Education is the social impact area in which companies pursued the broadest array of social outcomes Companies have shown interest in investing in a range of different levels of education, as they seek to spark interest in topic areas such as STEM (science, technology, education, and math) and develop the next generation of talent. Combined, these investments account for the largest portion of most corporate philanthropy budgets.[1] By having a better understanding of the education outcomes they are funding, and the cost and efficacy of those outcomes, companies can pinpoint specific areas that require additional resources or support to achieve overall social impact goals.

Companies might not be funding the social outcomes they think they are Companies often choose nonprofit programs based on those programs’ perceived alignment with the company’s key focus areas. Upon closer review, nonprofits may be delivering outcomes in a different social impact area than expected. While this may result in ending certain nonprofit partnerships, it can also provide opportunities to sharpen a partnership’s focus. Companies often choose to collaborate with their nonprofit partners to develop new programs more aligned with corporate focus areas and expand the nonprofit’s program offerings and funding opportunities. For example, a company that invests in an arts education program in the pursuit of education outcomes might instead be contributing to outcomes in arts that deliver social impact in education. Companies should understand which social outcomes their societal investments are targeting to ensure their funding priorities are being met.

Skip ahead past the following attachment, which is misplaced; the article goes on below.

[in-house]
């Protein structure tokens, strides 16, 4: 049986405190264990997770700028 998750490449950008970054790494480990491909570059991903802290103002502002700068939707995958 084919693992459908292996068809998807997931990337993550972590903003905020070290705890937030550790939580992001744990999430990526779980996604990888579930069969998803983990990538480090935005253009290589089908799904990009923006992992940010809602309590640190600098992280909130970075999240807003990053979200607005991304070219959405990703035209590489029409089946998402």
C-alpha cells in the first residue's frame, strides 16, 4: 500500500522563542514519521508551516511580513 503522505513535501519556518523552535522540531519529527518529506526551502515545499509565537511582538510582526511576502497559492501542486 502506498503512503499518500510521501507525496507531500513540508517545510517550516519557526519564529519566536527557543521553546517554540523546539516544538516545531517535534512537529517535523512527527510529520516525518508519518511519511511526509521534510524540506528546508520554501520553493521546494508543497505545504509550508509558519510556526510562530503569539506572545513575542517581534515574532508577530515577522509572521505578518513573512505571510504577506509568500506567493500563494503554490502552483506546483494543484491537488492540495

Companies seek data-driven social impact measurement tools to match their corporate data cultures Across all three case studies in this report, companies were very clear about the importance of making data-driven decisions for societal investments. Often, this approach reflected the companies’ approach to business. Whether a company is in the financial sector, like Moody’s and Allstate, or in the retail sector like Albertsons Companies, data is integral to its business and that spills into their social impact pursuits.


Companies interested in learning more about the IGP, its capabilities and partnership with The Conference Board can visit or email


  • About the Author:Alex Parkinson

    Alex Parkinson

    Alex Parkinson is Principal of Parky Communications, a communications agency specializing in sustainability and CSR reporting and communications. He serves as the Co-Leader of The Conference Board Cor…

    Full Bio | More from Alex Parkinson